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Re: X-* header fields

2004-01-18 10:15:21

Bruce Lilly wrote:

> Here's another take on the subject (I hope it doesn't open up several
> cans
> of worms, but here goes...)
> X- is used as an indicator for experimental or private-use tags in
> many places
> in Internet message protocols other than field names. For example:


> So what's so abhorrent about top-level X- fields (RFC 822) that
> doesn't also apply to
> charsets, media types, language tags, etc.?

I didn't intend that to stifle discussion, but I haven't seen any
responses from the anti-X-
community.  I did intend it to be a moderately strong case in support of
X- fields (by
way of asking what's so bad about them that differs from charsets,
language tags, etc.).

In the case of media types, x- values have proved to be a very poor idea, in
that their use has in some cases prevented registration of types that really
needed to be properly registered. And note that media types are, generally
speaking, something that implementations support through the use of a
configurable table, which means the adverse impact on interoperability of
multiple labels is much,  much lower than something that tends to be embedded
in program code. However, abandoning the x- distinction in the case of media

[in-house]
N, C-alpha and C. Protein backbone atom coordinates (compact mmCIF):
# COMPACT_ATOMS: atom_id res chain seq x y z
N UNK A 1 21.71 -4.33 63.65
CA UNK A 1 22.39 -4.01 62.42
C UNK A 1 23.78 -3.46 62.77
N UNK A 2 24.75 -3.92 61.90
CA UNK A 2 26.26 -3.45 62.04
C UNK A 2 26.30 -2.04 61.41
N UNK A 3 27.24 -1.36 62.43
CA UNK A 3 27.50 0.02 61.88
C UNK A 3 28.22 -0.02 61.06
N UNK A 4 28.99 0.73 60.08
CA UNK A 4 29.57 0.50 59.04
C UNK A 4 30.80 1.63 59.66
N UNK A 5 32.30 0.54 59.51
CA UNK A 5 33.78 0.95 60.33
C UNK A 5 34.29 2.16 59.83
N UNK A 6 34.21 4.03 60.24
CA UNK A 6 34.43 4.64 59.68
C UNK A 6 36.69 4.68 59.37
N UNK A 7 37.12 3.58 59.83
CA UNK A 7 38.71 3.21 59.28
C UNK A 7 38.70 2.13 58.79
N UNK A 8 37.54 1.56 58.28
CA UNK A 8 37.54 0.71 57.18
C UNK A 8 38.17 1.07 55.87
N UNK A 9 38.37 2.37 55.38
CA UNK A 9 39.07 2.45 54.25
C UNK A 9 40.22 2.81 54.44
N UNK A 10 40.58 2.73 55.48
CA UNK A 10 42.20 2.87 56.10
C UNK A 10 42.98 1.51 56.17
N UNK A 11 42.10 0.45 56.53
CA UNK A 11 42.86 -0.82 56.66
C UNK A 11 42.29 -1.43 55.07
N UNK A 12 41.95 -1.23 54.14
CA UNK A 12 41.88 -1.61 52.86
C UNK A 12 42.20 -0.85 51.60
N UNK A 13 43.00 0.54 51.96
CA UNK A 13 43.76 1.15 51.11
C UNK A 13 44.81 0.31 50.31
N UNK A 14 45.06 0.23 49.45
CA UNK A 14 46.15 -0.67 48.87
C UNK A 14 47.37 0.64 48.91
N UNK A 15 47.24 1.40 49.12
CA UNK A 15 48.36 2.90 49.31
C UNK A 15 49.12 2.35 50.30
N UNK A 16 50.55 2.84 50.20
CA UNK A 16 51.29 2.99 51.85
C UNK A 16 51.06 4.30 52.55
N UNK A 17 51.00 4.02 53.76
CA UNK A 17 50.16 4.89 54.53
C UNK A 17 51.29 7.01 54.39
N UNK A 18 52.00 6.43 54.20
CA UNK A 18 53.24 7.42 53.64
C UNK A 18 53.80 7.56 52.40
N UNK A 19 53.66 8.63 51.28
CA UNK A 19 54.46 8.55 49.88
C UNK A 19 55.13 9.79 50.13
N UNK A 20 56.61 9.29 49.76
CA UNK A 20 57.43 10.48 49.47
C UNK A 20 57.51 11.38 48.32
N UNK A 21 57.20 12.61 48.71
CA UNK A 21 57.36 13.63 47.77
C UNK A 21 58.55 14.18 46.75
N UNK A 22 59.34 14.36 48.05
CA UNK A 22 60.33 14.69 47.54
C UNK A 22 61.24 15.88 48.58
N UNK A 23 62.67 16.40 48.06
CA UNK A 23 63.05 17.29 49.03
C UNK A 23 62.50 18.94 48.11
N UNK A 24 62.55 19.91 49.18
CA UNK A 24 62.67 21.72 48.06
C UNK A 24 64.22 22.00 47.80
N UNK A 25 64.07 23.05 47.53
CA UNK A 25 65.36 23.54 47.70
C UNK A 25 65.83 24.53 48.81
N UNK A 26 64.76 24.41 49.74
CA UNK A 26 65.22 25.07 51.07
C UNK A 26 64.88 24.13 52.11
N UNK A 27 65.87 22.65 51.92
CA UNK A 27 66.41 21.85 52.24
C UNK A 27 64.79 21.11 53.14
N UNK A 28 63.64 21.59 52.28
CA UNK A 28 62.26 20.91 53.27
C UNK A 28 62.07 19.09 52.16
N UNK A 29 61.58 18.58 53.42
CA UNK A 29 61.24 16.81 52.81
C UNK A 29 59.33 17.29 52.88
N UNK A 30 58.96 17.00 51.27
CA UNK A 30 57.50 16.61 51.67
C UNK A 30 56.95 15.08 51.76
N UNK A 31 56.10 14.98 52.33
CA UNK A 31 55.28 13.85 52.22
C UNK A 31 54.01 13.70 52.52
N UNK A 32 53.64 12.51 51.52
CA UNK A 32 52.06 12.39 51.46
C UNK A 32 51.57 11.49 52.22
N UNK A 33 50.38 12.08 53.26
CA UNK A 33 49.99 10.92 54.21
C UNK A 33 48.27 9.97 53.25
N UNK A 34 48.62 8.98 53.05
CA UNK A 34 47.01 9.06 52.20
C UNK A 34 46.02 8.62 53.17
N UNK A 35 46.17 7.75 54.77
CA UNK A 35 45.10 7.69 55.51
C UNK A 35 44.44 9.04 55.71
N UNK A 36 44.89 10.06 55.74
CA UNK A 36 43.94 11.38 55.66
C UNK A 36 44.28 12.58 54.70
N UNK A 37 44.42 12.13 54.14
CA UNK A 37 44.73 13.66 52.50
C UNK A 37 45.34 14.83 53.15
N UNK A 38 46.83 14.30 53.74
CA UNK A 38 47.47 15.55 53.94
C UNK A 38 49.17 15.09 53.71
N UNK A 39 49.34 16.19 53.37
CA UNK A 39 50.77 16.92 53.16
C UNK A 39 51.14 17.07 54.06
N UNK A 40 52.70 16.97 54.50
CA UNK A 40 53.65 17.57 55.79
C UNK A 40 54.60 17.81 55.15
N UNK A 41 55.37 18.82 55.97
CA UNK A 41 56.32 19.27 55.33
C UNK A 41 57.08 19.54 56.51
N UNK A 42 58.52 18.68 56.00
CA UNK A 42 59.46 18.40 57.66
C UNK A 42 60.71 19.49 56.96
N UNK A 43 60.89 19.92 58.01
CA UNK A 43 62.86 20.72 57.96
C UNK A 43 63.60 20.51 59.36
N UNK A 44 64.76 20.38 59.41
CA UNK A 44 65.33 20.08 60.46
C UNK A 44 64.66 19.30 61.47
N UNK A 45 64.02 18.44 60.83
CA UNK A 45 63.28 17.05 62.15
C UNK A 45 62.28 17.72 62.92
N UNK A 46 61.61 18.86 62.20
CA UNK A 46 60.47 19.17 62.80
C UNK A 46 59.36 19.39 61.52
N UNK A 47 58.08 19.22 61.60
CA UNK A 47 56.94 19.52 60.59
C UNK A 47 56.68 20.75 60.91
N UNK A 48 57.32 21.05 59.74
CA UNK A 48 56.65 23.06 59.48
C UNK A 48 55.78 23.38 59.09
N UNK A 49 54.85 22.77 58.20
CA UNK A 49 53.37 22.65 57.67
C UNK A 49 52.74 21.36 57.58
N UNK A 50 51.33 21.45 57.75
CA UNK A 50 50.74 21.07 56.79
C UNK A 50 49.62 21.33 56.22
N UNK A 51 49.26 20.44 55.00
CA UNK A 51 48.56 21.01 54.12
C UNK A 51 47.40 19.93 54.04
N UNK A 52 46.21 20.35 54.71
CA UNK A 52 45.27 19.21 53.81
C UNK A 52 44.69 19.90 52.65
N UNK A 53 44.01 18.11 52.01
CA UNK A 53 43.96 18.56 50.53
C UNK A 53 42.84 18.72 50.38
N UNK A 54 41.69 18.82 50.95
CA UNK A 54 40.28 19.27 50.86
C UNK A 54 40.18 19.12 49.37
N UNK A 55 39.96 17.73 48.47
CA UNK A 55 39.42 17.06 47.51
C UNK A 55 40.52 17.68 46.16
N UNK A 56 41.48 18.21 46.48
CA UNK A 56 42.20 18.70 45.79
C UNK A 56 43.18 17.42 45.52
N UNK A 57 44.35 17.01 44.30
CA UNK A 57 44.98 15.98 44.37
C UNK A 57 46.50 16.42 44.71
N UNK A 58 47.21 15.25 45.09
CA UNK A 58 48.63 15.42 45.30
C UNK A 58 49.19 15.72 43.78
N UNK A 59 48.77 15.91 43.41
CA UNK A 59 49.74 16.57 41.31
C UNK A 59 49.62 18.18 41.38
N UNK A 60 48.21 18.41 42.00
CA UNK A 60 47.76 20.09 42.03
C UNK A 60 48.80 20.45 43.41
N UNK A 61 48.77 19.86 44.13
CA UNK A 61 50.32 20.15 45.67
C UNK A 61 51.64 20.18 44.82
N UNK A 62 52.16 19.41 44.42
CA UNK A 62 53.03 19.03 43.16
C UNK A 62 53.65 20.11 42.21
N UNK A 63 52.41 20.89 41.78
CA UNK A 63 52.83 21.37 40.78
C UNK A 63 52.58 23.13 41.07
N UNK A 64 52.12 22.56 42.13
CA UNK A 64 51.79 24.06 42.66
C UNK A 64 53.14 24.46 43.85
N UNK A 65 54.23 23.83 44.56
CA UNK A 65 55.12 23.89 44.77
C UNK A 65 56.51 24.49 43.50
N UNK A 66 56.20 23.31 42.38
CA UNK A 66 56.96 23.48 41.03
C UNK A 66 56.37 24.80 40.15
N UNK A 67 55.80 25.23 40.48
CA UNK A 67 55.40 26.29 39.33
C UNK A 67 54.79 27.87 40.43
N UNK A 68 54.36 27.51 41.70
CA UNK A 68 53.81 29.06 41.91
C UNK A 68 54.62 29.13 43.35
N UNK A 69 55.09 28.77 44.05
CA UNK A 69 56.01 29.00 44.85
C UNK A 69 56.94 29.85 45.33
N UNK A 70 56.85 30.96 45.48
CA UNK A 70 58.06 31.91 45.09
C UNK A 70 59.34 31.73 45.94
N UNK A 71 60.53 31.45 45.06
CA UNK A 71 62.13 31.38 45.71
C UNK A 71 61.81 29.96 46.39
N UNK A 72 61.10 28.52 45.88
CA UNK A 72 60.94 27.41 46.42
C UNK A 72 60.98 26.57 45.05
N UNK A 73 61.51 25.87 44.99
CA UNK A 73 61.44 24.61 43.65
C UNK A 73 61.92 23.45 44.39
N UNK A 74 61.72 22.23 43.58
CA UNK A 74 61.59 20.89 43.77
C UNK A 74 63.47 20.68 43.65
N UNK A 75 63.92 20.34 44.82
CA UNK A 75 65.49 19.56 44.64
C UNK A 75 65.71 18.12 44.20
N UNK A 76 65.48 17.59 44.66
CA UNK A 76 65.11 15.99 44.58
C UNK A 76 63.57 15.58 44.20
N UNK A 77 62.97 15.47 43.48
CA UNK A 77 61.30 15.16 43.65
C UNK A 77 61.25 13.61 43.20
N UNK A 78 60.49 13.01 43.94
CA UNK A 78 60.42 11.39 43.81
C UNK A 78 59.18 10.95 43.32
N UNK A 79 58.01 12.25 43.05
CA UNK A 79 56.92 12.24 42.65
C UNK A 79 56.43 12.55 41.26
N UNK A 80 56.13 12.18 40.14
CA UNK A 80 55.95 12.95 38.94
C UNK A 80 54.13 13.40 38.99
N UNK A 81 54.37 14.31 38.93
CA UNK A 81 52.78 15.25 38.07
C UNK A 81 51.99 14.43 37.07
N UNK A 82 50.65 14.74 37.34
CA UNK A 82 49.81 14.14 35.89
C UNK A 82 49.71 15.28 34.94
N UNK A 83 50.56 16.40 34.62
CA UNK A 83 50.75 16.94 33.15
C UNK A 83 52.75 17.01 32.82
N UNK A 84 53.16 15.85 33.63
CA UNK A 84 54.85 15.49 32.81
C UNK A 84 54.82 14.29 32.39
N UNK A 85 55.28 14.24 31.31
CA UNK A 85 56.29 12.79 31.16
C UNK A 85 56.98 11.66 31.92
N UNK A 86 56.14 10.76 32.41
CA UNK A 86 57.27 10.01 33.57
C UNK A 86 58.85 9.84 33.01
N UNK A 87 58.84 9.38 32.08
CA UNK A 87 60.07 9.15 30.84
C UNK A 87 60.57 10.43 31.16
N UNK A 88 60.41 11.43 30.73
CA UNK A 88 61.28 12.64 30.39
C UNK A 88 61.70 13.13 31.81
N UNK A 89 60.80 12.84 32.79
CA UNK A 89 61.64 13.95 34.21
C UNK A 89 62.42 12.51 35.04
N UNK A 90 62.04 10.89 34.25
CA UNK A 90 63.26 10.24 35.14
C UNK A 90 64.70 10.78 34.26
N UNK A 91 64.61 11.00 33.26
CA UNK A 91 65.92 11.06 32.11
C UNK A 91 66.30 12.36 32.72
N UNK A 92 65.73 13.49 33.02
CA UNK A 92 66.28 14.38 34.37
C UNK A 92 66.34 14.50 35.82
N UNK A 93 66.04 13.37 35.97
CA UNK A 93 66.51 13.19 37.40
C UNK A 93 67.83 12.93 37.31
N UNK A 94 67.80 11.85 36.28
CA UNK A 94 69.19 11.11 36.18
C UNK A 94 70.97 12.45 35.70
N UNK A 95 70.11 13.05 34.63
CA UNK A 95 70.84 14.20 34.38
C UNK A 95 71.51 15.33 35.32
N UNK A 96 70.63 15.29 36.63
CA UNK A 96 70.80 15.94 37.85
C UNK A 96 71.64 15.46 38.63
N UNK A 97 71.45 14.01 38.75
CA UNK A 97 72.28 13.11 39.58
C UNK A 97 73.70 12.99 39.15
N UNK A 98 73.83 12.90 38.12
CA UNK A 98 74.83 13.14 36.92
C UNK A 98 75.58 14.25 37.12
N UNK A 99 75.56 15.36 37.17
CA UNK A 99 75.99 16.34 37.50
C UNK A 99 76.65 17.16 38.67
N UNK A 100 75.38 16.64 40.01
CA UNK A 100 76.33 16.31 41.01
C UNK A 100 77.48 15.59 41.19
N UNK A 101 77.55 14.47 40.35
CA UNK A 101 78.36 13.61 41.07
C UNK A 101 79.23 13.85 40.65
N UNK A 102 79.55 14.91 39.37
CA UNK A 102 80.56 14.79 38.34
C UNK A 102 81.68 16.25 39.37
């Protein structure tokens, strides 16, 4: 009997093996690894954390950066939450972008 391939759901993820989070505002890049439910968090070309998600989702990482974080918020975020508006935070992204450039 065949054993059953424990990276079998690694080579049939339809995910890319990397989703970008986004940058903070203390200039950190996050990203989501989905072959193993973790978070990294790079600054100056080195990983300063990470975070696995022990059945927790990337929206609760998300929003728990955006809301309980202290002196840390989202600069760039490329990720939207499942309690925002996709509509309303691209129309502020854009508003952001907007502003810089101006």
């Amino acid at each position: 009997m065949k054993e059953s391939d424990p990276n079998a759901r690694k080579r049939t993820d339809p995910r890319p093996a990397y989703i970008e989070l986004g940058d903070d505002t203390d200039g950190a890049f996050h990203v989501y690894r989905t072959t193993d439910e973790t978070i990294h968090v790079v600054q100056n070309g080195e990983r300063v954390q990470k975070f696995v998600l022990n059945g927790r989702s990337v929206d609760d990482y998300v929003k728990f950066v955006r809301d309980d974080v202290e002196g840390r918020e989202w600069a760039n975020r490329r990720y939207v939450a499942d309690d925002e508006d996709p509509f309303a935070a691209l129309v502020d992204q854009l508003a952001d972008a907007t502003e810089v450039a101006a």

types is highly problematic at this point because of the political issues
surrounding the registration process and the history of its development. Header
fields do not have a registry at present and hence do not have this problem.

I haven't seen significant use of x- types in either charsets or language tags.
In the case of charsets the early registration of a massive number of charsets
is likely what prevented this from  happening, along with the willingness,
right or wrong, to simply use non-x- names without registration. Language tags
started out with a reasonably comprehensive set of initial registrations and a
reasonably timely and fair review and approval process. (Of course there's also
the fact that defining a new language is a much bigger deal than coming up with
new item for most of of the other registries we have.)

I can argue the effects of x- tags in the content-transfer-encoding
space either way. On the one hand, the ability to use various x- tags
for various uuencode variants made it possible to use uuencode as
transitional encoding on the way to getting base64 support in place. On
the other hand, the lack of a standarized label did cause fairly
nontrivial interoperability problems along the way. Does the end justify
the means?

The bottom line is that the success of x- fields in other places has anywhere
from disasterous at worst to mixed at best. And to a large extent the lack of
harm in many spaces has come from lack of use. So if you're looking for support
for keeping the X- distinction from the successful use of X- in other contexts,
I'm afraid it is not forthcoming.


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